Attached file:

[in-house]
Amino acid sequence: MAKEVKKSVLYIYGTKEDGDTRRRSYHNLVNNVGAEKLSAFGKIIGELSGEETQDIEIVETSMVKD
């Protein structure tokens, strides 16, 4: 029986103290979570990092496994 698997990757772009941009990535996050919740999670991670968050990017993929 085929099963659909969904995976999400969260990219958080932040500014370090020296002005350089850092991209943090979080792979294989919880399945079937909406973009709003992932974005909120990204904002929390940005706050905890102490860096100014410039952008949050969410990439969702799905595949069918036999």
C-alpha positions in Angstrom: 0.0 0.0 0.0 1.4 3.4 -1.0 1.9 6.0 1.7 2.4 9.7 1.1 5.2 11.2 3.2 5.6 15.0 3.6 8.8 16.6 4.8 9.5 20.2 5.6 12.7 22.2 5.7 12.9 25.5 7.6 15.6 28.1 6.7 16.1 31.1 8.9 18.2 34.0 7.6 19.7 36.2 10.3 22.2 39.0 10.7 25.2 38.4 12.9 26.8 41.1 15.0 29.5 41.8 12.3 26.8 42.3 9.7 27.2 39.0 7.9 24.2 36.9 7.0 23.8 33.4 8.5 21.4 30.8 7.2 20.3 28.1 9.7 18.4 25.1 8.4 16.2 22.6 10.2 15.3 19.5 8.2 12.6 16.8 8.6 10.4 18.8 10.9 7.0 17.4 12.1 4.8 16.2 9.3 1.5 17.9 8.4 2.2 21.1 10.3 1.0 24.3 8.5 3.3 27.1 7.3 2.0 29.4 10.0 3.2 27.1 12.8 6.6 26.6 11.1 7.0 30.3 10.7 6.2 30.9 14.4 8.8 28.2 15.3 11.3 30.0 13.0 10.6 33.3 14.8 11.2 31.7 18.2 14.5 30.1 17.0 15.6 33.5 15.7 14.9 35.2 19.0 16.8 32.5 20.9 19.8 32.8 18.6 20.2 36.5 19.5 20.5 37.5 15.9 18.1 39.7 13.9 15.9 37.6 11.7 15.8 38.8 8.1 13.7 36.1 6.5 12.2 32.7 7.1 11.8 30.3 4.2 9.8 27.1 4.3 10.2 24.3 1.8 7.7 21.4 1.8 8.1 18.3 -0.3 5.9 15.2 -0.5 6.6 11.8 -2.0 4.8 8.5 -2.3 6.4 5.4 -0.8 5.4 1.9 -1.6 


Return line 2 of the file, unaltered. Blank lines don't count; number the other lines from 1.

Amino acid sequence: MAKEVKKSVLYIYGTKEDGDTRRRSYHNLVNNVGAEKLSAFGKIIGELSGEETQDIEIVETSMVKD